Judge us for it if you must, but we can't resist a good story about the animal kingdom's weird and wonderful mating rituals (we made this show, after all). And besides, how can you not be fascinated by the bizarre biology and millions of complex behaviours that have evolved to allow the planet's species to spawn the next generation? Which brings us to this guy. The second-largest frog on the continent, the African bullfrog has mating habits that are both fascinating and just a little scary (and not for the squeamish). 

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The male African bullfrog (Pyxicephalus asperses) in full breeding colour. Image: Peter Webb

But don't take our word for it. Here's the bullfrog mating ritual explained by someone who's filmed and photographed it in the wild:

Meet the heavyweight champion of the southern African frog world. Some would describe him as beautiful ... others, not so much. A fully grown adult male can weigh in at a staggering one kilogram. Put your two hands together side by side and you'll get an idea of just how big he is.

As adults, African bullfrogs forage and feed in open grasslands, devouring pretty much anything that moves and will fit inside their jaws: rodents, snakes, birds (yes, birds), lizards, other frogs ... the list goes on. (Scary fact: the width of their mouths allows them to swallow mice whole.) They're armed with two bony projections (odontoids) that look like teeth on the lower jaw, which are used for gripping prey and self-defence during territorial disputes. In captivity, they've been known to live for as long as 14 years. African bullfrogs are scary beasts.

When the first good rains of summer arrive, the frogs will emerge from the depths of the earth (where else would such scary creatures overwinter?), shedding their old, dead skins. And that's when all the fun begins. Mating becomes the primary objective. Territories in a pan are established and protected in ferocious battles. The males start calling from within the shallows with a very deep, three-second 'woop', which vibrates the water around their vocal sacs.

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The mating call vibrates the surrounding water, and serves as a come-hither signal for females. Image: Peter Webb

Females approach cautiously and, once spotted, are caught and held in an amorous embrace known as the axillary amplexus. They're protected as any prize possessions would be, and a male will spend a lot of his time fighting off less fortunate rivals that hang around hoping for an opportunity to sneak in.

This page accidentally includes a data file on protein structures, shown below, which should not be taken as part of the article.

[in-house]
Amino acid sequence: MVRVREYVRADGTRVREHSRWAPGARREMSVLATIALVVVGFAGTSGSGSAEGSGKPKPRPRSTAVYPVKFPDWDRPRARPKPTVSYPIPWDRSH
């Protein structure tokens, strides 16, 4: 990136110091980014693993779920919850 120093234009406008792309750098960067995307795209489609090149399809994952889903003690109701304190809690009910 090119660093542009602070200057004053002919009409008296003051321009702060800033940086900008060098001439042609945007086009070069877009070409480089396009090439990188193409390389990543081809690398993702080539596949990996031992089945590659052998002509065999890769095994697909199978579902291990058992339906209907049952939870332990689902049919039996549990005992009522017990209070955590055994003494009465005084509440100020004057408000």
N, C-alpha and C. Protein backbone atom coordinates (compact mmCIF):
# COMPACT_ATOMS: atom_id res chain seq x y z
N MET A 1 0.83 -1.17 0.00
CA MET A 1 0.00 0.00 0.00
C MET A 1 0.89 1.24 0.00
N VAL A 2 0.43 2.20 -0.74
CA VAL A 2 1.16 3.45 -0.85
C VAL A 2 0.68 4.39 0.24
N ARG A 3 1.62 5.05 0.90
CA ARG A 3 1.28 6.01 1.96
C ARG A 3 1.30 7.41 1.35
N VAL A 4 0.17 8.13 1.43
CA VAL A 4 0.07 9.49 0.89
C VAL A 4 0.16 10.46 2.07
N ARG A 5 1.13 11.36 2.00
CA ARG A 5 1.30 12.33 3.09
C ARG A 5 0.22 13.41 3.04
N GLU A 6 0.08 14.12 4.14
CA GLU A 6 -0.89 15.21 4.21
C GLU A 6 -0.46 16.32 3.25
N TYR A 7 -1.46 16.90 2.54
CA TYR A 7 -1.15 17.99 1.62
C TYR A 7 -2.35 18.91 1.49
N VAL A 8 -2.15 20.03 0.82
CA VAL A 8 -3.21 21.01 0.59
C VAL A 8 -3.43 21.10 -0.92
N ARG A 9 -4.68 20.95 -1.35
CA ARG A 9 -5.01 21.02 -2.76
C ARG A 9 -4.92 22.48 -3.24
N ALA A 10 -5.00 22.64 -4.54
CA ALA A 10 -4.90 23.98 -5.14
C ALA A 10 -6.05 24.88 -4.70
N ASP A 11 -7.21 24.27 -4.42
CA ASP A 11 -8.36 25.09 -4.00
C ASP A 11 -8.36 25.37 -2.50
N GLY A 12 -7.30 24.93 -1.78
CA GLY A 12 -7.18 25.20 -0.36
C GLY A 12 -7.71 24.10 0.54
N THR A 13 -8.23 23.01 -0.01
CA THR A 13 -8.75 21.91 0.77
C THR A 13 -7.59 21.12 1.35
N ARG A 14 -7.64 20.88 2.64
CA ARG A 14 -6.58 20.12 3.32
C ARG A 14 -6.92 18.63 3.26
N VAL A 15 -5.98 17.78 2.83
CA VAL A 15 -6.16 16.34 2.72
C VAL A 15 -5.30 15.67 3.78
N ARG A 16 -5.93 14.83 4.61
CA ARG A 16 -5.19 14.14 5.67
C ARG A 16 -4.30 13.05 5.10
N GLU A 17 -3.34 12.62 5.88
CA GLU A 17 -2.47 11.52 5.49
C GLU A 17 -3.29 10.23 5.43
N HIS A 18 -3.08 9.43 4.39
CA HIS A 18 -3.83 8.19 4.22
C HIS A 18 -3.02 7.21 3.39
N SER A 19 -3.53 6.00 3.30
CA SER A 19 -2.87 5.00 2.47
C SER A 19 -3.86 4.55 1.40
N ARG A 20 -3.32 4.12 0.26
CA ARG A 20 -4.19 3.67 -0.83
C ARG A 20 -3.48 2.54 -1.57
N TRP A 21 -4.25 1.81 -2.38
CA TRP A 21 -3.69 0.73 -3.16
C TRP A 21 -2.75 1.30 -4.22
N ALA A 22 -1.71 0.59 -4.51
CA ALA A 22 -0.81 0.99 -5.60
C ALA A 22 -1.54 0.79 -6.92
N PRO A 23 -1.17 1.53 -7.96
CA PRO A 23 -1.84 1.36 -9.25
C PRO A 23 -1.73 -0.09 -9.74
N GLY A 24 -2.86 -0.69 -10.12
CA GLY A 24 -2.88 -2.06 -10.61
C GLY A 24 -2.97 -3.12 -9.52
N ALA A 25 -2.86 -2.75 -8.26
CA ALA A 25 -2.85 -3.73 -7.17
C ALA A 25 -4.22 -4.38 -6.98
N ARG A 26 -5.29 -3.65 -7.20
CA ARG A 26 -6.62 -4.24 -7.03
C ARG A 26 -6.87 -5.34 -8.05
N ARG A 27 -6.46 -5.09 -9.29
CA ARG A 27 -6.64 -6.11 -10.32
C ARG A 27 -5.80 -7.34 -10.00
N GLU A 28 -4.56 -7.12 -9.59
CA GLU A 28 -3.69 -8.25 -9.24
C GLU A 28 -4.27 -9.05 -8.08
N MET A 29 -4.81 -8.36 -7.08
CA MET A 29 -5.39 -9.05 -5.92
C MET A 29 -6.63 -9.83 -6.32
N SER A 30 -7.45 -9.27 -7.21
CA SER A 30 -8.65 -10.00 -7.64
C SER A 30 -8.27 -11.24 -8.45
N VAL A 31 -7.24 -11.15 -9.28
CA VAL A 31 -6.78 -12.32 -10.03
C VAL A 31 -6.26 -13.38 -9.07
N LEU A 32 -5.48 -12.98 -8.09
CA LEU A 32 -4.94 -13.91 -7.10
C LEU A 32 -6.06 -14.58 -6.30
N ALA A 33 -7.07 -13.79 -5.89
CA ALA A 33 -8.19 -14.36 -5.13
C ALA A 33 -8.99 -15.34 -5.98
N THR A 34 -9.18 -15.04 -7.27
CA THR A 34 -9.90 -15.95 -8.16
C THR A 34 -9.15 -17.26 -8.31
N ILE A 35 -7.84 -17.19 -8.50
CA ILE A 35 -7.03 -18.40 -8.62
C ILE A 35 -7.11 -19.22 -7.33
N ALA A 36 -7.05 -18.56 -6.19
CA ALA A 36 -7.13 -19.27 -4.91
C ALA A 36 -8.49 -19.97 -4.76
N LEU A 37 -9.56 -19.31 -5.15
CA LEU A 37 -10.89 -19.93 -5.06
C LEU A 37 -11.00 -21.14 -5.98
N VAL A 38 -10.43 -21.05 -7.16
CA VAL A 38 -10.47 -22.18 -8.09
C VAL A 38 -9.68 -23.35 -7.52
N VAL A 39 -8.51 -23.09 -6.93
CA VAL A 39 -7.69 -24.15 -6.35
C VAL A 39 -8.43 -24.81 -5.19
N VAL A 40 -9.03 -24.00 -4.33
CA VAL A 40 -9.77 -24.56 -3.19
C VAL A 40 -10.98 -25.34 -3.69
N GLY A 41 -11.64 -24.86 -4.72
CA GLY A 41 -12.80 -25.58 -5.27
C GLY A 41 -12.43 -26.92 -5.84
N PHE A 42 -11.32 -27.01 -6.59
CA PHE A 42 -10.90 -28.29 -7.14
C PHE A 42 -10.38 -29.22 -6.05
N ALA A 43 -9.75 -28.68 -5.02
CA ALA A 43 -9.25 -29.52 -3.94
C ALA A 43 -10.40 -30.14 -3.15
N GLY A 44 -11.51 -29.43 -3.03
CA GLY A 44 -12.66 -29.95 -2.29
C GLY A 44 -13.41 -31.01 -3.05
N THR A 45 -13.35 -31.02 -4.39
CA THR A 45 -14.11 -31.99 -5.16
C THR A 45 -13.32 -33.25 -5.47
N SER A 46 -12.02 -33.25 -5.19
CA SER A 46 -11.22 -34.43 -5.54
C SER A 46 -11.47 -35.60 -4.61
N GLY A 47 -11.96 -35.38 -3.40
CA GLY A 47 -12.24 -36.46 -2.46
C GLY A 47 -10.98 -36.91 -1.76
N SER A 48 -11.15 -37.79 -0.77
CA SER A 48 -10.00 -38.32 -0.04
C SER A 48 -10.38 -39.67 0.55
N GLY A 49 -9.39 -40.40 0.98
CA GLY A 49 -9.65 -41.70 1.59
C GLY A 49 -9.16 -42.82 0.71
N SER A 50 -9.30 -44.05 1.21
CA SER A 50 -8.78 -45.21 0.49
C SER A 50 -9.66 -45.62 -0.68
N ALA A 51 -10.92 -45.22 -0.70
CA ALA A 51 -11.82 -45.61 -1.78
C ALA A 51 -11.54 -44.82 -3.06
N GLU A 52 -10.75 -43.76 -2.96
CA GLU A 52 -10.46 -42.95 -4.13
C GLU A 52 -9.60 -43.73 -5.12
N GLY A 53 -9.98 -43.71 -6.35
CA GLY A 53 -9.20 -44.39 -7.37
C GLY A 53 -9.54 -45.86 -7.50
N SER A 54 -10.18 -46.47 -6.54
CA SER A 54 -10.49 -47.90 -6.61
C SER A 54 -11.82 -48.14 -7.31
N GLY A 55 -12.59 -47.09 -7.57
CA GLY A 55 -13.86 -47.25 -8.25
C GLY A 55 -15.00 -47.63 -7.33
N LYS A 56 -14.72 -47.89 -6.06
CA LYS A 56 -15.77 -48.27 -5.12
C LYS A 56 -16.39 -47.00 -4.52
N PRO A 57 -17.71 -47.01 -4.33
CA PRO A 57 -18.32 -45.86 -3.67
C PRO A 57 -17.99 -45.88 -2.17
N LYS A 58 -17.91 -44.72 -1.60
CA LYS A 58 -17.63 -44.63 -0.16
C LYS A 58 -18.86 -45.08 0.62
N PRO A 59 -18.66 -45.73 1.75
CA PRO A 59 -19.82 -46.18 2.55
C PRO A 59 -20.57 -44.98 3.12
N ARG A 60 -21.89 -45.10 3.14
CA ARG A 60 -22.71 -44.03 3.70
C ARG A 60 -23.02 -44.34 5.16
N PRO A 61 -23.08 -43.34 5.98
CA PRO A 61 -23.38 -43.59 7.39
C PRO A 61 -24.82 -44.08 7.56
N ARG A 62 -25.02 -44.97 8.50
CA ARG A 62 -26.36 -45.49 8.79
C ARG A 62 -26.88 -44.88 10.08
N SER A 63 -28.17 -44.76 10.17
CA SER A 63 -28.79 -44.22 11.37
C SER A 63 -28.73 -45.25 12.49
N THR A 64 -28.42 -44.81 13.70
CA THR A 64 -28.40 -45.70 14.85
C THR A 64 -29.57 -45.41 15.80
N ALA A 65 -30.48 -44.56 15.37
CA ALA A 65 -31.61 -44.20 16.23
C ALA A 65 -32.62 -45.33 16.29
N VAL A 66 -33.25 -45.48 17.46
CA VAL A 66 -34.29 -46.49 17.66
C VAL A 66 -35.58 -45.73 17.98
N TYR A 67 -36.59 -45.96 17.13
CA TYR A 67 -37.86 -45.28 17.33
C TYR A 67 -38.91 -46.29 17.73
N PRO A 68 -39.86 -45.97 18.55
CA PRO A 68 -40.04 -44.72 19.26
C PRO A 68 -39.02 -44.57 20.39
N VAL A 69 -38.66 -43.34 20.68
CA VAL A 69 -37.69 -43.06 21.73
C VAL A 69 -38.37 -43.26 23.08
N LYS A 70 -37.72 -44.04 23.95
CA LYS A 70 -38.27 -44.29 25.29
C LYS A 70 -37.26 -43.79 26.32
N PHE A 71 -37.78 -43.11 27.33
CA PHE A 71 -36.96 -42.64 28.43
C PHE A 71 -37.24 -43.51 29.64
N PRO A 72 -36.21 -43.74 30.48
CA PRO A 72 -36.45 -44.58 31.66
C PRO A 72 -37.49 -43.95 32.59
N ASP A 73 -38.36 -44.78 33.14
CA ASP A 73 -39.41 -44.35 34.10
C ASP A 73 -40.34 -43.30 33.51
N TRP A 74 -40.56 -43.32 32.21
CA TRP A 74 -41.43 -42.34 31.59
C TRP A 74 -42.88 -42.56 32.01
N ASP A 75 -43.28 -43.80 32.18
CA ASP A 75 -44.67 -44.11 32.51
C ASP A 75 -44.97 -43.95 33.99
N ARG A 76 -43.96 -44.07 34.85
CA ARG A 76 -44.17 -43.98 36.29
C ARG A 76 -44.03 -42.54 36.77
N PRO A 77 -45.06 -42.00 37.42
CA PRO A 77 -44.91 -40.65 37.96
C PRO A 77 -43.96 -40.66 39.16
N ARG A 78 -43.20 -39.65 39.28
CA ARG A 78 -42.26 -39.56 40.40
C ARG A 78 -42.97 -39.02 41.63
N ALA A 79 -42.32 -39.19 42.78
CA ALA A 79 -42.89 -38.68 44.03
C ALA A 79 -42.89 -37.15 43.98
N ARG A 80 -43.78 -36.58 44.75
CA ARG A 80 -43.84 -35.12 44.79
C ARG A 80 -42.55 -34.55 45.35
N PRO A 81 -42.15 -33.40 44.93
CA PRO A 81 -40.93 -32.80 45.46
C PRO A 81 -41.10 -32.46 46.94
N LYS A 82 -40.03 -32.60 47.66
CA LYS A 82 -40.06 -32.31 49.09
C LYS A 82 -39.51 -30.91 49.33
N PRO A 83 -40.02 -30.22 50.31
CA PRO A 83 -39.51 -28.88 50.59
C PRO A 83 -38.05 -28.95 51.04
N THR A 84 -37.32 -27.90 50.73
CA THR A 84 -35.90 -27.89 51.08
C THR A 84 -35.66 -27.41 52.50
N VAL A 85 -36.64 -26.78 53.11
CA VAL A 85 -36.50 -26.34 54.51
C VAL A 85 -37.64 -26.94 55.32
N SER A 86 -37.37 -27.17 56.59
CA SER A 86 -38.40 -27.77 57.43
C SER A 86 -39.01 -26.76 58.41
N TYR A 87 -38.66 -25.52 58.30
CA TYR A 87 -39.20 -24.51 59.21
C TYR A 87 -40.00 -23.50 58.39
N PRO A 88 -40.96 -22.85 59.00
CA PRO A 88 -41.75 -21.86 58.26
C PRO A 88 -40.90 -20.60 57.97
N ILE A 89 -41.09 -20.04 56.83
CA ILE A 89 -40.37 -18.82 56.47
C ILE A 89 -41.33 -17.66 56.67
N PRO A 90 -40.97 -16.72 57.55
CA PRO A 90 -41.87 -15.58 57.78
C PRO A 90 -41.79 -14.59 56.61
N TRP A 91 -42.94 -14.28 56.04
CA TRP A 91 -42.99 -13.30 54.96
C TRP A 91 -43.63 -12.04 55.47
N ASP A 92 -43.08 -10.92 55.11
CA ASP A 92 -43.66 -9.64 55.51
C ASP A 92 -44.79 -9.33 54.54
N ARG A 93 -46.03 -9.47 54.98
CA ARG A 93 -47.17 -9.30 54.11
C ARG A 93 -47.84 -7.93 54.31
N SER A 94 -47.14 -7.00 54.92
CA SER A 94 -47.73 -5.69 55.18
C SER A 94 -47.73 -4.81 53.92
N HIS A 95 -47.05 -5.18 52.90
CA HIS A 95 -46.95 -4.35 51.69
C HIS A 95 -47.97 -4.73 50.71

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There's zero tolerance for competition. Rivals that get too close are immediately chased off. Image: Peter Webb

And here's where things start to get a little uncomfortable for the (much smaller) females. Being about a third of the size of her partner, a female finds herself trapped beneath his considerable bulk.

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Smothered with love much? The female bullfrog is only about a third of the size of the male, making sex an unbalanced affair. Image: Peter Webb

Mating takes place in fairly shallow water, and when the female is ready to lay eggs (which she does regularly in batches of hundreds), she straightens her legs, lifting her hindquarters into the air. The male immediately responds to this signal by lowering his head into the water ... and almost drowning the female under him in the process. Drowning risk aside, this enables him to raise his own hindquarters up to cover hers, and when the eggs are released, he can fertilise them without hesitation while out of the water, which probably improves fertilisation rates. This process is repeated multiple times, and thousands of eggs are laid into the warm shallows. 

It all looks something like this (a little warning from the editor: we're pretty sure this is NSFW): 

Once the deed is done, the female wanders off – and it's the male who remains in the territory to protect the young tadpoles until they are able to hop away. Speed is key here – the pan could dry up at any time. The eggs develop extremely quickly and will hatch within 36 hours, growing rapidly. Metamorphosis is complete after around 20 to 33 days. And the fearsome bullfrogs make surprisingly doting dads: there is documented evidence of males digging canals from one pool to another to prevent the tadpoles from becoming trapped in a drying pool.

Once his fatherly duties and the reproductive cycle are complete, the male will dig himself back down into the soil using his strong back legs to await the next year's rains ... and another round of romance.